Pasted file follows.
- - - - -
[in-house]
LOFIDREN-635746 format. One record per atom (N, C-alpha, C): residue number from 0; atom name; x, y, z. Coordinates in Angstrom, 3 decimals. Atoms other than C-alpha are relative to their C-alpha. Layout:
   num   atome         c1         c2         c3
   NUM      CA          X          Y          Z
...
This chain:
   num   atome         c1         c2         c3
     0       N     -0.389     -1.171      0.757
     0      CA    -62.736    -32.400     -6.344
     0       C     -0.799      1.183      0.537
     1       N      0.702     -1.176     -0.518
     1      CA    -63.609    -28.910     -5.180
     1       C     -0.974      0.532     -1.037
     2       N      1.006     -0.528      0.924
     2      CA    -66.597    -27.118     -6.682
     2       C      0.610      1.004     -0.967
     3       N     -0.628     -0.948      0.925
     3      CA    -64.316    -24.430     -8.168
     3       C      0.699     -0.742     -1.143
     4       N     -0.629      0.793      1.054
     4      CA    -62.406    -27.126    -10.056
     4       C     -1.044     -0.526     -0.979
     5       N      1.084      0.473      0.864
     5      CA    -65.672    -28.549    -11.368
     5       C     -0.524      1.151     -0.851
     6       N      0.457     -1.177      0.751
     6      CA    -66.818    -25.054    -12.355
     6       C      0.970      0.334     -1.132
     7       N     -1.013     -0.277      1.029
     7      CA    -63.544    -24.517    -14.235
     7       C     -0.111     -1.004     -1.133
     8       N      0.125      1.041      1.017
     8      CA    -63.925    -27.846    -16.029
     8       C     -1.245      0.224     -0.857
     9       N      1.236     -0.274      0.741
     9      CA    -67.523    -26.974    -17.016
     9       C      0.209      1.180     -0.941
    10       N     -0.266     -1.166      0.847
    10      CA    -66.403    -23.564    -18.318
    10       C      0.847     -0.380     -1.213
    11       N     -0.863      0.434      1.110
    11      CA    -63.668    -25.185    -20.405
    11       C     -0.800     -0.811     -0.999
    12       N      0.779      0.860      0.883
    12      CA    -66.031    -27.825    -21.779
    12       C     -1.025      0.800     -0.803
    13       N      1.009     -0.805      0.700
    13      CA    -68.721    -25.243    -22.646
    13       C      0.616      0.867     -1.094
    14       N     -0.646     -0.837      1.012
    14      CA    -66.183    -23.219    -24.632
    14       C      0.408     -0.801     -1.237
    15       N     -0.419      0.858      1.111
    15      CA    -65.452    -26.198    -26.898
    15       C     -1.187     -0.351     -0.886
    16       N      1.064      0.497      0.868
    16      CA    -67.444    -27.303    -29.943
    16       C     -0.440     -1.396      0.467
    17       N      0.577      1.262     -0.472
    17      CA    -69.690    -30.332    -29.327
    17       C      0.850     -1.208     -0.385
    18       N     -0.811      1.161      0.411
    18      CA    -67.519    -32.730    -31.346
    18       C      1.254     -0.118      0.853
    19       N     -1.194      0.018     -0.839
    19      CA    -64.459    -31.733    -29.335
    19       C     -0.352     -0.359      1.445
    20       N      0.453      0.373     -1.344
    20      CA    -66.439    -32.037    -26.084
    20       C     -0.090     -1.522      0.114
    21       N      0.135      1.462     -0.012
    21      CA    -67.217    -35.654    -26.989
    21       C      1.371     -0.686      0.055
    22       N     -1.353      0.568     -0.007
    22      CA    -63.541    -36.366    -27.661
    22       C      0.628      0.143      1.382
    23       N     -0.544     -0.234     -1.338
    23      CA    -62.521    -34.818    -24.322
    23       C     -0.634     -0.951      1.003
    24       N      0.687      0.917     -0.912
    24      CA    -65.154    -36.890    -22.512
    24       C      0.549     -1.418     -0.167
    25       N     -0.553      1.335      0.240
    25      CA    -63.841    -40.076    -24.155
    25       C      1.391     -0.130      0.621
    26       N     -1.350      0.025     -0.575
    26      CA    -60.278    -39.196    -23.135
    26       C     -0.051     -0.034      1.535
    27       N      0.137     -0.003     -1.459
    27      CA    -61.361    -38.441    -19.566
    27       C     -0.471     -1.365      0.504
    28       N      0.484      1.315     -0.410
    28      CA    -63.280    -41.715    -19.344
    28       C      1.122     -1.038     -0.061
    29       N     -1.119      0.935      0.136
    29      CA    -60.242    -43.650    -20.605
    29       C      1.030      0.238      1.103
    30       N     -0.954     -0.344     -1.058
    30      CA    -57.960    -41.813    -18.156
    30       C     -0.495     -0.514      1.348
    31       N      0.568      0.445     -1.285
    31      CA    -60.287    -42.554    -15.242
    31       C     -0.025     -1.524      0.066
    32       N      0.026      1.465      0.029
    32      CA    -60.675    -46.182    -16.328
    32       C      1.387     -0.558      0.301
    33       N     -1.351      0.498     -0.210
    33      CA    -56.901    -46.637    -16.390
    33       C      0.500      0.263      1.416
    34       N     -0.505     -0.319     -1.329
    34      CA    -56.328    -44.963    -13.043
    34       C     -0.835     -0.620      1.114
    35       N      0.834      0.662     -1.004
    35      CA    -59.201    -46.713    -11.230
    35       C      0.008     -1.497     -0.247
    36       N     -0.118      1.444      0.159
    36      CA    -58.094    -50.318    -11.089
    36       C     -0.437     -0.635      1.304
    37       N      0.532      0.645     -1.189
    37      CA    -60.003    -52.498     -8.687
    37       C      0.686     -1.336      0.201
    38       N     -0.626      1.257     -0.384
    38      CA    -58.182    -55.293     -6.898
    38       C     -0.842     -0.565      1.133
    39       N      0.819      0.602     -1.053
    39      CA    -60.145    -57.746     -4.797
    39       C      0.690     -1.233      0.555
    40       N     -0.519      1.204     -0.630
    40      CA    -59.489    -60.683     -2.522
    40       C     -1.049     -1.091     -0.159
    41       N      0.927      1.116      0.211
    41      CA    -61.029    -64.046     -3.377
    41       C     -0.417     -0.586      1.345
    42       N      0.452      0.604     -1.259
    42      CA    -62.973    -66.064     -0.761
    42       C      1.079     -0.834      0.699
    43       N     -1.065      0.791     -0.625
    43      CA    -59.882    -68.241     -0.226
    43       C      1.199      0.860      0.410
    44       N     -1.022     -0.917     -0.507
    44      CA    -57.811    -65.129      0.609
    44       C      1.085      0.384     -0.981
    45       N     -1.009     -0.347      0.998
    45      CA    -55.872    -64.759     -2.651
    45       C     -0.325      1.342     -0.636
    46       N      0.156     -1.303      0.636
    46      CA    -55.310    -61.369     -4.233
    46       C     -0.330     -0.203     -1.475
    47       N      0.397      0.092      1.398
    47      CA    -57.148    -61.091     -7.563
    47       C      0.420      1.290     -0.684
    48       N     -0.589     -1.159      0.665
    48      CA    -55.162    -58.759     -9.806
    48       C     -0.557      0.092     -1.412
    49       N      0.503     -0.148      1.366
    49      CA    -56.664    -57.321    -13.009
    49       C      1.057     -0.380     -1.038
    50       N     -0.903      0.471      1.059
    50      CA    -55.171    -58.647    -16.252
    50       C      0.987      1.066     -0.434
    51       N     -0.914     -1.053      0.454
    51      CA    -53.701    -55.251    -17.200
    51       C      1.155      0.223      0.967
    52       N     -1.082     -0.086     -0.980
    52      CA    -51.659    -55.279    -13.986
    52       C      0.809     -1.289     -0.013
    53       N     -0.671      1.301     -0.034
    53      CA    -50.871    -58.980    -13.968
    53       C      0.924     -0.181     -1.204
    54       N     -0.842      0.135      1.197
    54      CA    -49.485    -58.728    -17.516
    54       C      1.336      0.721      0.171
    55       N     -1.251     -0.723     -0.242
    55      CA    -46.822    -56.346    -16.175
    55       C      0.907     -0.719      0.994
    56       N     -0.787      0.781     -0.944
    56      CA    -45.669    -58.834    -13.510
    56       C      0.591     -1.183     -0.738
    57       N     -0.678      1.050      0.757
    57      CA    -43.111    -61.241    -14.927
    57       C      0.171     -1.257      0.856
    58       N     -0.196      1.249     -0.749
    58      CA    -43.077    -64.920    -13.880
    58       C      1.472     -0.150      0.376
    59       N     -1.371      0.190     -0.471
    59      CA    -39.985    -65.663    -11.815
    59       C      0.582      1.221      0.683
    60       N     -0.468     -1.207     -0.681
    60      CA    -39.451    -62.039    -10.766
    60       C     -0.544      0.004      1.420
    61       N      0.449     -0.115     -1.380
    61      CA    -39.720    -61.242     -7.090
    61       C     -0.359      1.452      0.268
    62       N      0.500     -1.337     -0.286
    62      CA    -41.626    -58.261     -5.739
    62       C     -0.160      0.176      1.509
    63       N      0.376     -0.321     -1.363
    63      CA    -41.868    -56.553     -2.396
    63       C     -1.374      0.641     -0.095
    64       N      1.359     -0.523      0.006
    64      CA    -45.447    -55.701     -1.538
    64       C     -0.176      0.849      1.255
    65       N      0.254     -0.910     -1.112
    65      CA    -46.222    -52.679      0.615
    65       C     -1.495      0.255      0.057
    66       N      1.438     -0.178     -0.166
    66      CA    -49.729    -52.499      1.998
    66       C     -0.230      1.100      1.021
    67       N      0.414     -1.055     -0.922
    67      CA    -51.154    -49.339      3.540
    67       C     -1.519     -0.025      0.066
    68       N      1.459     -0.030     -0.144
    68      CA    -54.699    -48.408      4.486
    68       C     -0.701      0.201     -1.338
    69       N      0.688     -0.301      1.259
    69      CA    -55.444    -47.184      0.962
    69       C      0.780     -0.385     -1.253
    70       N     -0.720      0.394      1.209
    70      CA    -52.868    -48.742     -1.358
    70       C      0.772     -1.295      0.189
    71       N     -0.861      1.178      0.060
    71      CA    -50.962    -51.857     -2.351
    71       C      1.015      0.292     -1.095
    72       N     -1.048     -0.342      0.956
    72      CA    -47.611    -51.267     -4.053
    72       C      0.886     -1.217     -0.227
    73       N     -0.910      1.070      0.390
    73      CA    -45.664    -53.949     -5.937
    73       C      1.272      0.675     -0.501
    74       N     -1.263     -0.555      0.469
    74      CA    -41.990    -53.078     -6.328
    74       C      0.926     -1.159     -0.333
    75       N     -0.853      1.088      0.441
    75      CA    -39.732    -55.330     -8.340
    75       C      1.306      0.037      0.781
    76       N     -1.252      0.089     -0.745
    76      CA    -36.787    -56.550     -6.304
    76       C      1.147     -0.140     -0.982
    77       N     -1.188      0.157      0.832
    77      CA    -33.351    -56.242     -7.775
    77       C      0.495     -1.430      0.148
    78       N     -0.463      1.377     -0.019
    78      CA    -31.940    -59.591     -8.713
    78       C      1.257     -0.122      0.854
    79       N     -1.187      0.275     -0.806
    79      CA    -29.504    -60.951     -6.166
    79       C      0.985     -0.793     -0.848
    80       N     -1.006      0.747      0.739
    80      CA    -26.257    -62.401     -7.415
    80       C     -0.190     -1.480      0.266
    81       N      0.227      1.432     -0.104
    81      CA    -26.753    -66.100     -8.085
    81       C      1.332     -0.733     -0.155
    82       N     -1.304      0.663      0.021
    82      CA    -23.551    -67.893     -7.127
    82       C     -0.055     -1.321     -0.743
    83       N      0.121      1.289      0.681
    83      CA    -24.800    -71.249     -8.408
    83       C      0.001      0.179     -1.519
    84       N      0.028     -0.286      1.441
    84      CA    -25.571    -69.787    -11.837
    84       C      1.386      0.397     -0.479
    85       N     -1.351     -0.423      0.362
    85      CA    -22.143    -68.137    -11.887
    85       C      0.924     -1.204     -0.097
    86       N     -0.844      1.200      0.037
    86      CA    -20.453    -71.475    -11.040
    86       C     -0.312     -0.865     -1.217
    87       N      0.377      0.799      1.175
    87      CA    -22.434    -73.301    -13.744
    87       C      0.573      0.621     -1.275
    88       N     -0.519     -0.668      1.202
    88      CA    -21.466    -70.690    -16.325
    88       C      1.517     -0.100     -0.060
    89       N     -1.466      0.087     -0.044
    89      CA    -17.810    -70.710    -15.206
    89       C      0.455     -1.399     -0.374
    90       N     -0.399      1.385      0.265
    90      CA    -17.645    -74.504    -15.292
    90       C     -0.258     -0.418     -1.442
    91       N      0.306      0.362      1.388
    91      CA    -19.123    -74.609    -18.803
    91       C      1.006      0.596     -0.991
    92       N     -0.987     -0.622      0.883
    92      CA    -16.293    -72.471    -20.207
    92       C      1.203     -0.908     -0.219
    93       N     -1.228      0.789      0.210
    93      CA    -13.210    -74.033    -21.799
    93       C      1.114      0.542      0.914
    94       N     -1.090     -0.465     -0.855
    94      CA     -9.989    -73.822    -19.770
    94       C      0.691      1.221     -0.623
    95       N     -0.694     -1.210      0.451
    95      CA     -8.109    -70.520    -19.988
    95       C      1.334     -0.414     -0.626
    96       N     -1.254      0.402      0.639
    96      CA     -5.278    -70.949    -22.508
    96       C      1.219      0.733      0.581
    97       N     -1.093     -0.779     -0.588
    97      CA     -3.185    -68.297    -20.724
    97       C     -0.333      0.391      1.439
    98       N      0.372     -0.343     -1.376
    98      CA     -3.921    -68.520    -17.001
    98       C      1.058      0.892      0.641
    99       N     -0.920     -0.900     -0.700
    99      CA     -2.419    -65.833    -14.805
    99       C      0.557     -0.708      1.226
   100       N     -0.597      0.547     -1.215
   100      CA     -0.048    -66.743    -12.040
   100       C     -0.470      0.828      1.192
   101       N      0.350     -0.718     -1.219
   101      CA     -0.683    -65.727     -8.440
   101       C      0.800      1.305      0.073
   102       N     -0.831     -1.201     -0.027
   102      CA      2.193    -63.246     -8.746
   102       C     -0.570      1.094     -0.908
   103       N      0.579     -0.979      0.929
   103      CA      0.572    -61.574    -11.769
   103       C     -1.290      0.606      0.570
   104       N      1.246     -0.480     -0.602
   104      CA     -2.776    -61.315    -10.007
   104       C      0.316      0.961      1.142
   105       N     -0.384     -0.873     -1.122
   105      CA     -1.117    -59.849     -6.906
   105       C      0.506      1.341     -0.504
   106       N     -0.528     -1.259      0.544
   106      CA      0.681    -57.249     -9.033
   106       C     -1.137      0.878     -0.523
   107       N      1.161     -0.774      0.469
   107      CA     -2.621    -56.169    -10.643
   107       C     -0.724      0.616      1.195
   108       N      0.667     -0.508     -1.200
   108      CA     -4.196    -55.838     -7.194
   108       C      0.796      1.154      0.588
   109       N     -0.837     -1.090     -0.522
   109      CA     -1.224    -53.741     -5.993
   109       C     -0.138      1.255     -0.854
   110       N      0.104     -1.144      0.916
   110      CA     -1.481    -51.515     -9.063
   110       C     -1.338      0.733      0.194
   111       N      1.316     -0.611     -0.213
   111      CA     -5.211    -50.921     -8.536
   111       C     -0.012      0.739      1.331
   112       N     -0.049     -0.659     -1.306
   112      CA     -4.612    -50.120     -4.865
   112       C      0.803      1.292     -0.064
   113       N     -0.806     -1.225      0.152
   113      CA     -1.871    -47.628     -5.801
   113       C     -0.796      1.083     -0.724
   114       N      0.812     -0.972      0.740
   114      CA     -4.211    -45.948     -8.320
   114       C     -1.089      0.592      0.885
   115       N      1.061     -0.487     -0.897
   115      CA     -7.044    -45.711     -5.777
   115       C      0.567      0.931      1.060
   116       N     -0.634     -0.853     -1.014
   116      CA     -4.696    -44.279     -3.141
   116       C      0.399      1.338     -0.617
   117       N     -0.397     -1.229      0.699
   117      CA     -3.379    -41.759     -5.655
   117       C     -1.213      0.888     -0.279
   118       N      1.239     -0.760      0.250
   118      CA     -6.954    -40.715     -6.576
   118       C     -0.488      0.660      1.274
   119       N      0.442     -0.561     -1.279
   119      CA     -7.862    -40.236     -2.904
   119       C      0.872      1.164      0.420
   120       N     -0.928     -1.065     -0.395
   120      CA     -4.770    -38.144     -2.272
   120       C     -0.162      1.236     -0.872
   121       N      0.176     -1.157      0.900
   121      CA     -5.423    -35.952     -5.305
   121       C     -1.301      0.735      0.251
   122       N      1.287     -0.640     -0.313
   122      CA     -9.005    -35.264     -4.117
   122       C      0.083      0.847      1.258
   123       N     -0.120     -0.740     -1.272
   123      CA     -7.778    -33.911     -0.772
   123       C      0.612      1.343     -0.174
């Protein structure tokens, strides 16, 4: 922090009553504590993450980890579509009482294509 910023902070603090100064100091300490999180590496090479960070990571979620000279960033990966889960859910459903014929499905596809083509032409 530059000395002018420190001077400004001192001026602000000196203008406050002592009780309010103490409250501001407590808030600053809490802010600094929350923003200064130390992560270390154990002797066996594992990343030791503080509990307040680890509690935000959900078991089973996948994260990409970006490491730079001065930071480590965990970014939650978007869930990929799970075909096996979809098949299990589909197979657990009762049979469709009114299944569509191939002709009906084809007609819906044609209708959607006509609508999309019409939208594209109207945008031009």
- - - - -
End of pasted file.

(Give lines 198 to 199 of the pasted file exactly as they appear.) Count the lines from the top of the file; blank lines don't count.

    63      CA    -41.868    -56.553     -2.396
    63       C     -1.374      0.641     -0.095